Beyond running bad schools that force families with the means to go to private school, some big city school systems put the final dagger into neighborhoods by forcing or enticing children to go to a school outside their neighborhoods.

For example, San Francisco has done this for decades in an effort to forcibly integrate students of different races and backgrounds, but instead, what it’s done is destroy neighborhoods and push more families into private schools than any other city in America. In the last year or two, that city has made a small change in its policy in an apparent effort to make it more possible for children to go to school in their own neighborhood, but this change hasn’t gone nearly far enough to pull neighborhoods together.

So, big cities are left with neighborhoods where children spray out to all parts of the city to go to school every day. When school’s over at the end of the day, playing in their neighborhoods isn’t an option because children there don’t know one another.

The families that do flee for the suburbs leave a diverse place where parents like them have a small amount of political power and huge teachers’ unions dominate, to a more homogeneous place where most residents are like them, in terms of socio-economic status, and parents wield great power over schools. Left behind are the less fortunate kids, with their families.

The other primary problem that families have with cities is space. Yes, while it’s trendy these days for urban planners to advocate for dense development, families with children flee from density. Every large city in the United States that has high density – including those in the Richard Florida list above and other dense cities like Miami and Philadelphia – have very low percentages of school-aged children.

To put it simply, play requires space. If all kids have outside their crowded apartment building is a sidewalk, they can’t play a game of soccer, nor can they play even less formal games like hide and seek or tag. Also, sidewalks are a lot less complex, and therefore they’re a lot more boring for kids, than yards that have grass and bushes with hiding spaces.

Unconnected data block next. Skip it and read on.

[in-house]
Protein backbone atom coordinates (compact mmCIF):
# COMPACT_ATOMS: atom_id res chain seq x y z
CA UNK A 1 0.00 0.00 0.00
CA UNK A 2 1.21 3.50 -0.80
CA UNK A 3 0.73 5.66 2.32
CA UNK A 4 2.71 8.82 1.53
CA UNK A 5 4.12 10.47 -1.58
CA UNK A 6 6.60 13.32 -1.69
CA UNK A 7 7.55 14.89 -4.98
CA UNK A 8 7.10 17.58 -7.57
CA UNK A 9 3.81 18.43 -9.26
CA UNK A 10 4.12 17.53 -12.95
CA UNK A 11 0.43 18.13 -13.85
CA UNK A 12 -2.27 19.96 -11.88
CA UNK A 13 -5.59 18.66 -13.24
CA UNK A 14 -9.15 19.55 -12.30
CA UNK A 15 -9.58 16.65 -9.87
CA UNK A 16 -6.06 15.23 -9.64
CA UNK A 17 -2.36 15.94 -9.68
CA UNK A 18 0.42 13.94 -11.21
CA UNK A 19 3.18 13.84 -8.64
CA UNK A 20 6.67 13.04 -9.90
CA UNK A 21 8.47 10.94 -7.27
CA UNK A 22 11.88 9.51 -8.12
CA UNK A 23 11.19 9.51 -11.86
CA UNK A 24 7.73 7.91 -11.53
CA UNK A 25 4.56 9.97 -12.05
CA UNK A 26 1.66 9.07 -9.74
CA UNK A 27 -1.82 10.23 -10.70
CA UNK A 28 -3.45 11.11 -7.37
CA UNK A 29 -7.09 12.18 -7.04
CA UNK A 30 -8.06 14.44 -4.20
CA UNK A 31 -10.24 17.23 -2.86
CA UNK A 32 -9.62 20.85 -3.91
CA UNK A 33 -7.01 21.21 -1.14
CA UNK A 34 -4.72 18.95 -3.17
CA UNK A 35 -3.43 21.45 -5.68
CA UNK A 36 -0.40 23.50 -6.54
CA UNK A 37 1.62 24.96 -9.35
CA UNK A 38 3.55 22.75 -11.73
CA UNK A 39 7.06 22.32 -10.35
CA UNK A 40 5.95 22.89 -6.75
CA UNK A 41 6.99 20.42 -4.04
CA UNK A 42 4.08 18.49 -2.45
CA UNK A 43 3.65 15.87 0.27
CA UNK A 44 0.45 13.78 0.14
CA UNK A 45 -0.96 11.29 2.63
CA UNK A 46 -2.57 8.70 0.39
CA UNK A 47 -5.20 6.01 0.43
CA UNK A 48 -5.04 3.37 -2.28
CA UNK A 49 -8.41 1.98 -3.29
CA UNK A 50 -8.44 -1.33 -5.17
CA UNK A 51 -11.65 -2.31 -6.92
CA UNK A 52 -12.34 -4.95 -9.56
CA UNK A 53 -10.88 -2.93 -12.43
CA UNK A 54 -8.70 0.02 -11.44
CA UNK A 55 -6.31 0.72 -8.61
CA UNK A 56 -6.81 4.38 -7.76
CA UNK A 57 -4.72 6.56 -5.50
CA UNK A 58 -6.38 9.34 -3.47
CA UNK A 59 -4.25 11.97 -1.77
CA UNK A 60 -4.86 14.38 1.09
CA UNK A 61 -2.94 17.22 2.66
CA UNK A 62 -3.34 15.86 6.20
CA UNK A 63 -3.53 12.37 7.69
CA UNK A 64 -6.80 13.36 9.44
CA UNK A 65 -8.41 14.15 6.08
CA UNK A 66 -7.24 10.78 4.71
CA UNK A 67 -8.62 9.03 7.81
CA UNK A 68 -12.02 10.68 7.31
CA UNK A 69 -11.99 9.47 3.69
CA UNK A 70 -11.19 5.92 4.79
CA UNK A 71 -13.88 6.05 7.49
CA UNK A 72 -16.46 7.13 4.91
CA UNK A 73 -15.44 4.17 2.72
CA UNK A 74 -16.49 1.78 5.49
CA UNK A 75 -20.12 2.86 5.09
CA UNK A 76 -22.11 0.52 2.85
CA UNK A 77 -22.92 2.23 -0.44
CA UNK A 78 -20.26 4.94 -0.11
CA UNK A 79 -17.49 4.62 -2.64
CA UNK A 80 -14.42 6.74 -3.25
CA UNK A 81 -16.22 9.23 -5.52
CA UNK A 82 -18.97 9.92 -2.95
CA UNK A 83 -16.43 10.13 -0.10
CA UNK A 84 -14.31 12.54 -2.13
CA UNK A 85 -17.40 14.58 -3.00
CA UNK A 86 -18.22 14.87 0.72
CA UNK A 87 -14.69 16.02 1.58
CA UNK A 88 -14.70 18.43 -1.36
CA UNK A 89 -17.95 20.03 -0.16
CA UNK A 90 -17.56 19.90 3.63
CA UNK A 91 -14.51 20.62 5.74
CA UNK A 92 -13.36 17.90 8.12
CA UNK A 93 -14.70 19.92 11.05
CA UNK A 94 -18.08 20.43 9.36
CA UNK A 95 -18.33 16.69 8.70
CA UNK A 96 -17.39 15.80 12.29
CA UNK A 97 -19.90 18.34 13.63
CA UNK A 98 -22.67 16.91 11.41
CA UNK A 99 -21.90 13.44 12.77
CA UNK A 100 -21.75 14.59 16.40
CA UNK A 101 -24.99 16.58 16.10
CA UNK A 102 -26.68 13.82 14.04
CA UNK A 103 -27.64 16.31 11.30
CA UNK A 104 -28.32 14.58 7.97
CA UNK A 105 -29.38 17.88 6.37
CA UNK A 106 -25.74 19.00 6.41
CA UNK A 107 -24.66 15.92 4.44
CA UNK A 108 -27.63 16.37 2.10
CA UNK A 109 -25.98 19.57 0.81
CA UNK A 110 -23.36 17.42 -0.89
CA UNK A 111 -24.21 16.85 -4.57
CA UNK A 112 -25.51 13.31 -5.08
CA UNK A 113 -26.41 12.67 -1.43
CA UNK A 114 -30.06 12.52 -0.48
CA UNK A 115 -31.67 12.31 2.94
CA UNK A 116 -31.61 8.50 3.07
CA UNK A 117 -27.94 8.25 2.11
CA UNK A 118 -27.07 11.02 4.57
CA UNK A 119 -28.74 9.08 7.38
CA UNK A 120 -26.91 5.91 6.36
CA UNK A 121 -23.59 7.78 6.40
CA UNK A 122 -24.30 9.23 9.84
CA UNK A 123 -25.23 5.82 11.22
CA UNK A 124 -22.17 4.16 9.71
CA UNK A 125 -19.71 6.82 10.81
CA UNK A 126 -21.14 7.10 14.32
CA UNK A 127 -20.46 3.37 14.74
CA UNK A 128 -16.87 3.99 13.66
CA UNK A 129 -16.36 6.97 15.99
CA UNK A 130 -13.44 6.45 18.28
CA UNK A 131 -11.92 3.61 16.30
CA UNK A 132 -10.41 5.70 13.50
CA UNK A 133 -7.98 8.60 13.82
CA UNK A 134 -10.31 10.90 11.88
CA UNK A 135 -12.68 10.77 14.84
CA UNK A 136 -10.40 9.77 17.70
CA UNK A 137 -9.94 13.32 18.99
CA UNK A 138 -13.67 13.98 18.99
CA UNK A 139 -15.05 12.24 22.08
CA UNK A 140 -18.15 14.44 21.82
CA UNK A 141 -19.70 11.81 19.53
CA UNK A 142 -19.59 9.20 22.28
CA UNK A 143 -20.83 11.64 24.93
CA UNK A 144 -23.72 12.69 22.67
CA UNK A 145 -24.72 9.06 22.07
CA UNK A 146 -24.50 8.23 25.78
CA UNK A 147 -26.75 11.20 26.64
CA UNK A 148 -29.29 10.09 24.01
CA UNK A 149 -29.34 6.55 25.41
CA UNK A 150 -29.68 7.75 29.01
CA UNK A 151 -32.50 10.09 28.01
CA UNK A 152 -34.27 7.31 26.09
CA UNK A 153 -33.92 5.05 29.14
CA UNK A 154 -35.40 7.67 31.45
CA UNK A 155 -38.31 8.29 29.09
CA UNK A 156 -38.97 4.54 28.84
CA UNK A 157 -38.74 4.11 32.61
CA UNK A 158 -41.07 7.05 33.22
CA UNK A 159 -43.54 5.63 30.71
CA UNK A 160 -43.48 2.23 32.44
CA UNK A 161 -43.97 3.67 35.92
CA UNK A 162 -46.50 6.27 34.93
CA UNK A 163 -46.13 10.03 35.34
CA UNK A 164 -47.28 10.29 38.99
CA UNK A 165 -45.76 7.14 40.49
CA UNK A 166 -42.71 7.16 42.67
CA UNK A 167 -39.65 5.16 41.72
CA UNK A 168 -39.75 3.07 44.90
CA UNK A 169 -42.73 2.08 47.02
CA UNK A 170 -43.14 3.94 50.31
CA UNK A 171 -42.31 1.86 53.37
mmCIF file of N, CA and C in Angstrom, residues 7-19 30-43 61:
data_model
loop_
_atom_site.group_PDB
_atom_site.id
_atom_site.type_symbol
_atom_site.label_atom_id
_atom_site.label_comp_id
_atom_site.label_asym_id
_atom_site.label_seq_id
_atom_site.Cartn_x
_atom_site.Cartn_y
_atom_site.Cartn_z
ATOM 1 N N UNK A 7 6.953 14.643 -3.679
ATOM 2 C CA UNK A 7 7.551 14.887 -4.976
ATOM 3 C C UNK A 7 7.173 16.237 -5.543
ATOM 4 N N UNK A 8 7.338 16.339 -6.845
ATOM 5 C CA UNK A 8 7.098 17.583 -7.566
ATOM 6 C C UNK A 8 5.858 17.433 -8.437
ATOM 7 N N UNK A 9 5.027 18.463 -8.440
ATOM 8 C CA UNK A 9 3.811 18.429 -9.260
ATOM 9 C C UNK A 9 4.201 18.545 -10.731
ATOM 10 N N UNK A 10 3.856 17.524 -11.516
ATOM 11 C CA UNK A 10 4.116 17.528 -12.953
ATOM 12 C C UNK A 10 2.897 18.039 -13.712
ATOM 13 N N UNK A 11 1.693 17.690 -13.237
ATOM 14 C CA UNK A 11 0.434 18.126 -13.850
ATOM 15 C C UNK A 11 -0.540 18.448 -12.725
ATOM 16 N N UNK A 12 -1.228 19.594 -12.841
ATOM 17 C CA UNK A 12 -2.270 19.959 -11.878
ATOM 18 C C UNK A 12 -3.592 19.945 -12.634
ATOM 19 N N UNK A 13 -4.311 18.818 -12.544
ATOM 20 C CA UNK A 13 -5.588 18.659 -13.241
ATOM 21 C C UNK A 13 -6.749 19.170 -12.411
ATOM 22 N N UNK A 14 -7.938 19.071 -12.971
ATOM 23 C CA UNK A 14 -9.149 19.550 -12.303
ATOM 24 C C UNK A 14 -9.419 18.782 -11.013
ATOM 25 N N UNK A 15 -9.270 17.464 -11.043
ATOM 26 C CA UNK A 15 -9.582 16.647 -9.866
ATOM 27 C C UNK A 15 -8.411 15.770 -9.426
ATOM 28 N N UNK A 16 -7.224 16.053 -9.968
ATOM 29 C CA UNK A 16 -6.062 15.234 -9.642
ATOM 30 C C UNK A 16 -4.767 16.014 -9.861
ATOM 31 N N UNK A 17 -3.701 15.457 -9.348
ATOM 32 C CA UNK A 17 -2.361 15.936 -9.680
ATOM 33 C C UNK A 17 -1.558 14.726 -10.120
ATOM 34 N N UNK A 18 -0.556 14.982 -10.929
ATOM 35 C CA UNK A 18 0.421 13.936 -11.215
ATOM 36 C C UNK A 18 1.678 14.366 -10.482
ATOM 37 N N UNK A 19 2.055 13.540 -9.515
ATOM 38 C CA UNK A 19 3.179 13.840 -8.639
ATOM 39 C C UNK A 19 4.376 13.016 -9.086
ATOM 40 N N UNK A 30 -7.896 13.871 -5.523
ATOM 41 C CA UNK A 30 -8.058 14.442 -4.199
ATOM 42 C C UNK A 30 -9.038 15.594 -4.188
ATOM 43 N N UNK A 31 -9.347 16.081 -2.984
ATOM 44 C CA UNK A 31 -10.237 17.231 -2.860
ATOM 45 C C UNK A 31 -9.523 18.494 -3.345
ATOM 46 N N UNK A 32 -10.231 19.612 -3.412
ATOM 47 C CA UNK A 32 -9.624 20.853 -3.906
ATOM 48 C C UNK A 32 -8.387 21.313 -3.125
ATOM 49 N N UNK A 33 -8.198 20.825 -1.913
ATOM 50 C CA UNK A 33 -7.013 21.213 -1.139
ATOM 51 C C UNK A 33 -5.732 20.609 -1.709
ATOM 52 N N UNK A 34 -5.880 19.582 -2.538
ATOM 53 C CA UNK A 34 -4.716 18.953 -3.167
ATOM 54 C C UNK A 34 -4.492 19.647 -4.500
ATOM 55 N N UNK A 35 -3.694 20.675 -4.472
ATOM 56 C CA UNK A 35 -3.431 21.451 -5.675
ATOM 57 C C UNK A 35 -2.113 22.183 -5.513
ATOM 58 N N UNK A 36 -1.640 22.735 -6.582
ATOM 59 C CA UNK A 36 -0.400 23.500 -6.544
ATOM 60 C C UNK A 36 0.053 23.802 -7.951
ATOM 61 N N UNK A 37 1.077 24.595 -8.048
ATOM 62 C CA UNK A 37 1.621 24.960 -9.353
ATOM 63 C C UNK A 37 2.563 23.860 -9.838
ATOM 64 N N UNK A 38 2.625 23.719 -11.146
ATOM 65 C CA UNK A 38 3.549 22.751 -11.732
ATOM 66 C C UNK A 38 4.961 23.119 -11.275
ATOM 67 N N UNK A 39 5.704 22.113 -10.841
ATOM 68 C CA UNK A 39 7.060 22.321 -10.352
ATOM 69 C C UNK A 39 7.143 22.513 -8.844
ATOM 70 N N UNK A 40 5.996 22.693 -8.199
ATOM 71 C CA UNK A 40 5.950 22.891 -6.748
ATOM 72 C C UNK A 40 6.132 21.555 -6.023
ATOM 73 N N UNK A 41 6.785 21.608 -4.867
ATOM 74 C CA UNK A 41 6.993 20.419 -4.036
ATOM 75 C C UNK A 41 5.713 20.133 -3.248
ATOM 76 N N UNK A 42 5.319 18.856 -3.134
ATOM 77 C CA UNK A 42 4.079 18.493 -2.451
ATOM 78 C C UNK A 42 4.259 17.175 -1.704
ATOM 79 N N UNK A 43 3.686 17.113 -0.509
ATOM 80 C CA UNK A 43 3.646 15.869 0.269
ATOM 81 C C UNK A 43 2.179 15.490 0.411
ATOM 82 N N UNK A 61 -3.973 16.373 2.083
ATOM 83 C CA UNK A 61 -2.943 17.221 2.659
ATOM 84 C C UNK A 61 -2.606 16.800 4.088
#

As Richard Louv writes so eloquently in his book Last Child in the Woods, children really do love being in nature. They’re drawn to play among trees, bushes, grass, and creeks rather than sidewalks and brick walls.

Those who tout the attractiveness of city life for children always cite the importance of public parks. Parks are great for families that live right next to them, but unfortunately, we’re never going to put a park in every other block. The fact is that children don’t roam very far on their own these days. In fact, most preteen children don’t roam on their own more than a few feet from their front doors, whether those front doors are to their single family homes or to their apartment buildings. So, parks are of very limited use, even to most city dwellers. While kids and caregivers go there together, kids hardly every go there on their own to play freely.

Clearly, children can get a great deal of value from a yard outside a single family home, which is one important reason why so many families aim to move to the suburbs. Yes, most families don’t exploit their yards nearly enough once they move there, but that’s a problem with how families live in suburbs. It’s not a blanket condemnation of suburbs.

So, we need to fix suburbs and the way families utilize them. They should be far more pedestrian friendly, and not favor cars so much. Residential yards should be used as social hangouts, not merely admired from afar for their manicured shrubs and flower beds. I’ve written a great deal about these fixes on my blog and in my book Playborhood.

But what we shouldn’t do is try to force families to live in dense city centers. Most families don’t like it there, with good reason.

Suburb hating hurts children. Politicians who advocate anti-suburb policies are hurting children. They are, dare I say, anti-child.

Mike Lanza is author of the parenting book Playborhood: Turn Your Neighborhood Into a Place For Play, and blogs at

Suburbs photo by Bigstock.

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City being anti-child.